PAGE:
Pap Smear….Have you had one lately?

Did you know that having a pap smear done every year isn’t necessary?

What is a Pap smear?

A Pap smear (also called a Pap test) is a screening procedure for cervical cancer. It tests for the presence of precancerous or cancerous cells on the cervix, the opening of the uterus. It’s named after the doctor who determined that this was a useful way to detect signs of cervical cancer, Georgios Papanikolaou. During the procedure, cells from your cervix are gently scraped away and then examined for abnormal growth.

If you are between ages 21 and 29, you should get a Pap test every 3 years. If you are between ages 30 and 64, you should get a Pap test and human papillomavirus (HPV) test together every 5 years or a Pap test alone every 3 years. If you are 65 or older, ask your doctor if you can stop having Pap tests.

If you are HIV-positive or have a weakened immune system from chemotherapy or an organ transplant, you may need more frequent tests because of a higher risk of infections and cancer.

If you’re over 30 and have had three normal Pap tests in a row, ask your doctor about having one every five years if the test is combined with an HPV screening. Women over the age of 65 with a history of normal Pap test results may be able to stop having Pap smears in the future.

You should still get regular Pap smears even if you’re in a monogamous relationship. That’s because the HPV virus can be dormant for years, and then suddenly become active.

There are two possible results from a Pap smear: normal or abnormal. If your results are normal, you probably won’t need a Pap smear for another three years.

If the test results are abnormal, this doesn’t mean you have cancer. It simply means that there are abnormal cells on your cervix, some of which could be precancerous. Depending on what the test results show, your doctor may recommend increasing the frequency of your Pap smears, or getting a closer look at your cervical tissue with a procedure called colposcopy. This exam uses light and magnification to see vaginal and cervical tissues more clearly. In some cases, your doctor may also take a sample of your cervical tissue in a biopsy. Reference: (www.healthline.com)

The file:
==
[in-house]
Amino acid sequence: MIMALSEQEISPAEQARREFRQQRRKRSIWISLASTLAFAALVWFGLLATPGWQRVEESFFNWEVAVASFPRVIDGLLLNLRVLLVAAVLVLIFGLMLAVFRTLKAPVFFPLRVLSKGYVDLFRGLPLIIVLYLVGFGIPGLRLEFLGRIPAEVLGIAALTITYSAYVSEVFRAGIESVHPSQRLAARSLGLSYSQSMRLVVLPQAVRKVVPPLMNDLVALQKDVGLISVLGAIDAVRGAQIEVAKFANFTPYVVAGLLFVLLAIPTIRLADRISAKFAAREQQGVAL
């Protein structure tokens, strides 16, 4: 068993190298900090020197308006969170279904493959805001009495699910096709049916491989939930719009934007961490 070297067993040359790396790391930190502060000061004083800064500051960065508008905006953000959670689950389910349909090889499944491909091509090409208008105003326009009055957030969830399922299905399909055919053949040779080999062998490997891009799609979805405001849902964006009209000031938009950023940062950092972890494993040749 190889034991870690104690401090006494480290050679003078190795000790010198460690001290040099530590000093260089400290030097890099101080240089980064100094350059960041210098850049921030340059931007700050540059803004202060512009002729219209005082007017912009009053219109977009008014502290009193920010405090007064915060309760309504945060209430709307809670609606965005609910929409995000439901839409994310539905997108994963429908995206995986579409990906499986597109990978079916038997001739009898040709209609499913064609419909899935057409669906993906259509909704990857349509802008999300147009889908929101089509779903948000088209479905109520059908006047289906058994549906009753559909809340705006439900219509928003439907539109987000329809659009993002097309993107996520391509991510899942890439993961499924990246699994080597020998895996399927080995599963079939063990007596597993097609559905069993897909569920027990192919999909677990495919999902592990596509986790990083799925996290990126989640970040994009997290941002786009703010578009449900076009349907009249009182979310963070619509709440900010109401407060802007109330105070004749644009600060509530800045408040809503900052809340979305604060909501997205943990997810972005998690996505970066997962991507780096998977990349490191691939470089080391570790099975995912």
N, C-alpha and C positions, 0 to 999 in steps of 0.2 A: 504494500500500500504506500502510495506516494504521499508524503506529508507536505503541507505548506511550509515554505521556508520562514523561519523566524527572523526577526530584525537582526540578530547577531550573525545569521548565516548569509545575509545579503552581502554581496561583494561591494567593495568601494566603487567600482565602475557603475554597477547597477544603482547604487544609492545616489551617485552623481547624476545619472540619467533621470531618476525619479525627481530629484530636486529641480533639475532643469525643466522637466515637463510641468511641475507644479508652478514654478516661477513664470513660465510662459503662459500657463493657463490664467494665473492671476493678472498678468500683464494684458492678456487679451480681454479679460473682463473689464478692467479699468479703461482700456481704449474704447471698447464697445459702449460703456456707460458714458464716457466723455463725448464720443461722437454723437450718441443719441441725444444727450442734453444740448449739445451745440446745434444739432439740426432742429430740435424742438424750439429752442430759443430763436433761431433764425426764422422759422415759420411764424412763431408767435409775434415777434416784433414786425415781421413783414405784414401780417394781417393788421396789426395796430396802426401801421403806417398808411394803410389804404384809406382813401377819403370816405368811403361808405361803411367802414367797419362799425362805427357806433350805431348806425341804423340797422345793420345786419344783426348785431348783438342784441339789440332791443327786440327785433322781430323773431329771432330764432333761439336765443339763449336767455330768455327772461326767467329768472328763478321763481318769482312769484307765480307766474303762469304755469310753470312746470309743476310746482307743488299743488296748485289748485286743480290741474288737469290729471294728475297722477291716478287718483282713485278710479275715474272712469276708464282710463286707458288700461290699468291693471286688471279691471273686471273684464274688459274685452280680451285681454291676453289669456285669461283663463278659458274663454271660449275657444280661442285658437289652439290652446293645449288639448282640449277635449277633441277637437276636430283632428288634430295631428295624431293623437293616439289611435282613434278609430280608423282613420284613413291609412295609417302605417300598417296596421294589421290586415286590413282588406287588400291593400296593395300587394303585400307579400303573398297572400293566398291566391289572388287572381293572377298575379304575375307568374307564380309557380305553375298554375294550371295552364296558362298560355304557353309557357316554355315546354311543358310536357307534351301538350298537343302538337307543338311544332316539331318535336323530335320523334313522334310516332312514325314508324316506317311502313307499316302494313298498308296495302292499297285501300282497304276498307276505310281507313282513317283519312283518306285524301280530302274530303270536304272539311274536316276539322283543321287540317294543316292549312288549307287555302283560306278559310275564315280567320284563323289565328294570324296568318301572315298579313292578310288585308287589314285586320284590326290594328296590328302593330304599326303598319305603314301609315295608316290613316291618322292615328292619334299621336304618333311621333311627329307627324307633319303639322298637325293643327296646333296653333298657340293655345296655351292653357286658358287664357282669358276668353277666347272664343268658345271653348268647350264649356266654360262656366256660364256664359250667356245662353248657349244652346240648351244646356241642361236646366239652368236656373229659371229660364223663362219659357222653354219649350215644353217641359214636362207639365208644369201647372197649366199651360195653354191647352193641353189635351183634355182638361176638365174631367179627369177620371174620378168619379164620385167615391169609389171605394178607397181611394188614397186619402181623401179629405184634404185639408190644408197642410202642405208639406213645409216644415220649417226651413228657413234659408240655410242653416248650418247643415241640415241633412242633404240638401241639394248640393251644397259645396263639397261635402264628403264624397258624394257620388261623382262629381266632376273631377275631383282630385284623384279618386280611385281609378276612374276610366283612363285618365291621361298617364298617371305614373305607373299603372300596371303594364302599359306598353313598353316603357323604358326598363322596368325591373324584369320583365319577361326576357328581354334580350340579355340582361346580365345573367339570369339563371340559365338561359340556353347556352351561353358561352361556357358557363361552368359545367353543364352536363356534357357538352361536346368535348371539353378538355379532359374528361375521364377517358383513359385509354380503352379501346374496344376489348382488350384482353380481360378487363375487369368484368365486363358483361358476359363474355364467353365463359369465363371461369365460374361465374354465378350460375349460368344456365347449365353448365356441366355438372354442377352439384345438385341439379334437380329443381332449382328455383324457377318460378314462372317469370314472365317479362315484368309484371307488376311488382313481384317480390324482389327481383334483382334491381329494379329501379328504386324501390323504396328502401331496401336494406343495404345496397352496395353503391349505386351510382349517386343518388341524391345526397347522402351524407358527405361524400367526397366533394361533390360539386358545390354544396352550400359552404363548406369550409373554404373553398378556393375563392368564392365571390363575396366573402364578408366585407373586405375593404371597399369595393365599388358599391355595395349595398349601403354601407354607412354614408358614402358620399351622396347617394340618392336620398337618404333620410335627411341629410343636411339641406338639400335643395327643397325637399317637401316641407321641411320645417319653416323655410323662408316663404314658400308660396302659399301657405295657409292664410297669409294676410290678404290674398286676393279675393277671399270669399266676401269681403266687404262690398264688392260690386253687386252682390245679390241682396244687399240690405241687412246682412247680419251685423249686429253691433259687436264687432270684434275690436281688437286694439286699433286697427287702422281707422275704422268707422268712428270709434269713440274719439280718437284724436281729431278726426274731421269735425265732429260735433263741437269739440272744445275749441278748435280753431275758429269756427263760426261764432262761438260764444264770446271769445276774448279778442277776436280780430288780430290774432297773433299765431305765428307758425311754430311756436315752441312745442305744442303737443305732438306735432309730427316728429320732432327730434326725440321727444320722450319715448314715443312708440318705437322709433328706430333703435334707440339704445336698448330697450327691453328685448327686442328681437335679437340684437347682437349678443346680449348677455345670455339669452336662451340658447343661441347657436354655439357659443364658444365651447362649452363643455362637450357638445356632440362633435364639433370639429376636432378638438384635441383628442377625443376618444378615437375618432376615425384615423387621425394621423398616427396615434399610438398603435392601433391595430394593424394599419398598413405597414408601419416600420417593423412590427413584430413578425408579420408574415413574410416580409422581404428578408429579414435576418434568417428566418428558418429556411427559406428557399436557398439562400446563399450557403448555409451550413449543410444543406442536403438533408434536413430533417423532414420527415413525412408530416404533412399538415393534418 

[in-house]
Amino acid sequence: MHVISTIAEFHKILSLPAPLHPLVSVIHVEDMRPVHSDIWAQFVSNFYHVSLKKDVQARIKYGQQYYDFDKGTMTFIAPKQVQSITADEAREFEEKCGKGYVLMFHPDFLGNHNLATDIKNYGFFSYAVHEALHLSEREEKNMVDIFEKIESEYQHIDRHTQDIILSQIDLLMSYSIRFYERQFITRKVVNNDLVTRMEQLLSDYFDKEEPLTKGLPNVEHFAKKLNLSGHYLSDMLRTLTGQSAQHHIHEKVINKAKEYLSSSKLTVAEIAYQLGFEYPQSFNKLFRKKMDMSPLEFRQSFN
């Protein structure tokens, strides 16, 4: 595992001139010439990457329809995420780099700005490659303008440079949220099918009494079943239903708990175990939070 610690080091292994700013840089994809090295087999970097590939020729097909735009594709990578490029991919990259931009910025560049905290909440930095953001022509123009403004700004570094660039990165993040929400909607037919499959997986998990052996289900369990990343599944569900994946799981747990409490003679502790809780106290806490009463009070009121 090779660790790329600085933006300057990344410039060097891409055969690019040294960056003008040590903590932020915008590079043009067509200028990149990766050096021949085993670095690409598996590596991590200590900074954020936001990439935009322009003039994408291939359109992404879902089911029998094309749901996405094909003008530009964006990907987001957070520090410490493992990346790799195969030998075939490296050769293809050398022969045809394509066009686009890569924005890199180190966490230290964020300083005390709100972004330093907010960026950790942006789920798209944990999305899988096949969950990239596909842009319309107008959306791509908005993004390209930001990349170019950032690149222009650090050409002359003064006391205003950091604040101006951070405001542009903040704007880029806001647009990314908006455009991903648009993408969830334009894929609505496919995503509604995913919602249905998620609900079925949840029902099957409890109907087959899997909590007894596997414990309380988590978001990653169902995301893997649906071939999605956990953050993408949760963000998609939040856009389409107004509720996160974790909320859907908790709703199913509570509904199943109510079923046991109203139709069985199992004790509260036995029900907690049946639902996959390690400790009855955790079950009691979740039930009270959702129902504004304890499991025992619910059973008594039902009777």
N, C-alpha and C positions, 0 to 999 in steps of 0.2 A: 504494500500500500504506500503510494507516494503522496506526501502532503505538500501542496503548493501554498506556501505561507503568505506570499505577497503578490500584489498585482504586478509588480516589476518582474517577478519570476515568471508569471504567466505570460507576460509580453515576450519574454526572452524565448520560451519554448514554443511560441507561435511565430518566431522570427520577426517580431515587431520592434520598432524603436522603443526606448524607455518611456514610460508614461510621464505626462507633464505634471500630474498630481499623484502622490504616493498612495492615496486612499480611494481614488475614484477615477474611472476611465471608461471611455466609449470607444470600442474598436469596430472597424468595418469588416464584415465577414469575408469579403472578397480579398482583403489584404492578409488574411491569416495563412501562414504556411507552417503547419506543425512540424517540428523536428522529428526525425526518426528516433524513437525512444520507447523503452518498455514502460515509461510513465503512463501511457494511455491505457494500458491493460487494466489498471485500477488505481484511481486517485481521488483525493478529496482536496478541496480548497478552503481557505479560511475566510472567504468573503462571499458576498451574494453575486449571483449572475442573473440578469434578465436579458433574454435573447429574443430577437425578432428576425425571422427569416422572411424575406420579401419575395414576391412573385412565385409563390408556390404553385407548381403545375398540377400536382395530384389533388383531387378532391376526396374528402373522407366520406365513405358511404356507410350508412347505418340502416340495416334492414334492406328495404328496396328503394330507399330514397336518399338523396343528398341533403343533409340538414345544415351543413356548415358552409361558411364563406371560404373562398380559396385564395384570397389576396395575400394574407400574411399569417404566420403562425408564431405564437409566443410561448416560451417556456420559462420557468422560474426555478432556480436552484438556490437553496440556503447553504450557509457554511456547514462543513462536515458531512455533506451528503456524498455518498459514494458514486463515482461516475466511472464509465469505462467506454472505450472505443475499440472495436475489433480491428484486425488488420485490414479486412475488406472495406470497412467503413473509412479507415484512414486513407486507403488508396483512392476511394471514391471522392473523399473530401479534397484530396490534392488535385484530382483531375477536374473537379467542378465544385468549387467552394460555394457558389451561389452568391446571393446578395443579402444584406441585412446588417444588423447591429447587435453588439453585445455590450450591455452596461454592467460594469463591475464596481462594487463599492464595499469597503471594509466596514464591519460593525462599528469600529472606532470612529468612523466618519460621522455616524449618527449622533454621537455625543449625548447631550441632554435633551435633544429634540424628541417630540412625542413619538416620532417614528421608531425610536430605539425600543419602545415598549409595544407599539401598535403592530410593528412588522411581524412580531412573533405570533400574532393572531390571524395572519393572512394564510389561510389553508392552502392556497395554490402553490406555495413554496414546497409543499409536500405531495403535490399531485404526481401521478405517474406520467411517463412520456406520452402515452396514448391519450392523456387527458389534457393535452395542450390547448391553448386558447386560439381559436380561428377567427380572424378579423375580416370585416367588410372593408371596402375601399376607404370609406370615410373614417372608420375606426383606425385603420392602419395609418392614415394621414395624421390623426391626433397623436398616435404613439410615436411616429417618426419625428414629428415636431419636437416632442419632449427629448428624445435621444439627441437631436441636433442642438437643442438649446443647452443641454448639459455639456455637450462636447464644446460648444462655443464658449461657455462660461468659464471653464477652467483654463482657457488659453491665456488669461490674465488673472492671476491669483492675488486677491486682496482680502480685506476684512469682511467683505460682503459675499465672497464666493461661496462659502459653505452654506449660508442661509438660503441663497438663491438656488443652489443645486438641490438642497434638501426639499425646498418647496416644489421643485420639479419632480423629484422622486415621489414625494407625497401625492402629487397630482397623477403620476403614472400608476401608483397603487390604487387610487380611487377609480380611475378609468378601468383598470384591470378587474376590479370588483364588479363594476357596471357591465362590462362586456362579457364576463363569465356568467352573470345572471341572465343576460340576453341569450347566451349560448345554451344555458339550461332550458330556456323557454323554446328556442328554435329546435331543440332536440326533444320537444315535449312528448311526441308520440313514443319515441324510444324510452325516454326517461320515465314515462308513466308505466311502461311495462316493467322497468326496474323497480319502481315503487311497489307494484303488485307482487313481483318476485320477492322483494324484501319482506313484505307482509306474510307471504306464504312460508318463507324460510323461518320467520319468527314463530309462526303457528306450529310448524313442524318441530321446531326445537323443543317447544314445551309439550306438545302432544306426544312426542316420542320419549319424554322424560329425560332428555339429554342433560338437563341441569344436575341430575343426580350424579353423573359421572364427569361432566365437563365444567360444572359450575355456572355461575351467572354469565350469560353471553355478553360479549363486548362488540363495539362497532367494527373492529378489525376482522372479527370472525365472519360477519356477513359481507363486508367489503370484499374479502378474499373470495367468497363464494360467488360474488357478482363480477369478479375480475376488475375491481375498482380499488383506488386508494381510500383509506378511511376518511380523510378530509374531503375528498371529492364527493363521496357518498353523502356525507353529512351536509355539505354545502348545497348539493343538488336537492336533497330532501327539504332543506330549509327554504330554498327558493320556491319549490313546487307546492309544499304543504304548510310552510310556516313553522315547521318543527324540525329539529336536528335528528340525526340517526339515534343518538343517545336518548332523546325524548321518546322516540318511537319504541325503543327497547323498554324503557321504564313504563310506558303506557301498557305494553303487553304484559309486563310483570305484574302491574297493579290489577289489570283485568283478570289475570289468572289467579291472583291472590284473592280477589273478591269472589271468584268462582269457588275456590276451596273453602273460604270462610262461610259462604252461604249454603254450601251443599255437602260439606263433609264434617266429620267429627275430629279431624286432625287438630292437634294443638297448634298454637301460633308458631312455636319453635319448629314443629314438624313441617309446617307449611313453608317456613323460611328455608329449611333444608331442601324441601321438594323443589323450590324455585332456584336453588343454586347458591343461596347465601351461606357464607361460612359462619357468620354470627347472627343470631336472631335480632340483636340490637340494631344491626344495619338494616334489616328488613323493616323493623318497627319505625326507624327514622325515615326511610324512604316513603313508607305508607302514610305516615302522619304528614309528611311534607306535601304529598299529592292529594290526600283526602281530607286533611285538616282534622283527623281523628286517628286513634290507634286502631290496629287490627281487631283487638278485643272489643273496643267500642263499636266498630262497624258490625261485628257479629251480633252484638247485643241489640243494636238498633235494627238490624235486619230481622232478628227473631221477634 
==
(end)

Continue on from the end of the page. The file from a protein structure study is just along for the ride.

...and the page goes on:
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Skin Care

  How to Keep Your Skin Beautiful

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Your skin protects your body, but that’s not all. It’s the face you present to the world. When healthy, it’s a source of beauty. The choices you make every day — what you eat, where you go, how you feel — affect how your skin looks. Use this visual guide to keep your skin youthful, healthy, and wrinkle-free.

You’ve Got Food on Your Face

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Want good skin? Watch your diet. Higher intakes of vitamin C and a lower intake of fats and carbohydrates are associated with better appearance as your skin ages. Changing your diet will help your looks. Foods rich in antioxidants, such as fish, fruits, and vegetables, seem to help protect skin. Some studies suggest that to avoid breakouts, go for complex carbohydrates (like whole grains and pasta) and healthy protein. Dairy products are also known to cause acne flares.

Eat Your Vitamins

Photo Courtesy: energeticnutritrition.com
Photo Courtesy: energeticnutritrition.com

Your anti-aging cream may contain vitamin C or E. Put these antioxidants to work from the inside, too. Eating foods rich in these vitamins, plus the mineral selenium, can help protect your skin against sun damage. They may even help reverse signs of aging, like wrinkles and skin discoloration.

Run Away From Aging Skin

Exercise benefits every part of your body — including your largest organ, the skin. Working out improves circulation, helping nourish the skin. Better blood flow brings more oxygen and nutrients and may help your skin produce collagen, which staves off wrinkles. Don’t fret about sweat — exercise will not clog your pores. Wash your face right after a workout and avoid tight headbands, which can trap sweat and irritate skin. Read more here (http://www.webmd.com/beauty/face/ss/slideshow-skin-beauty)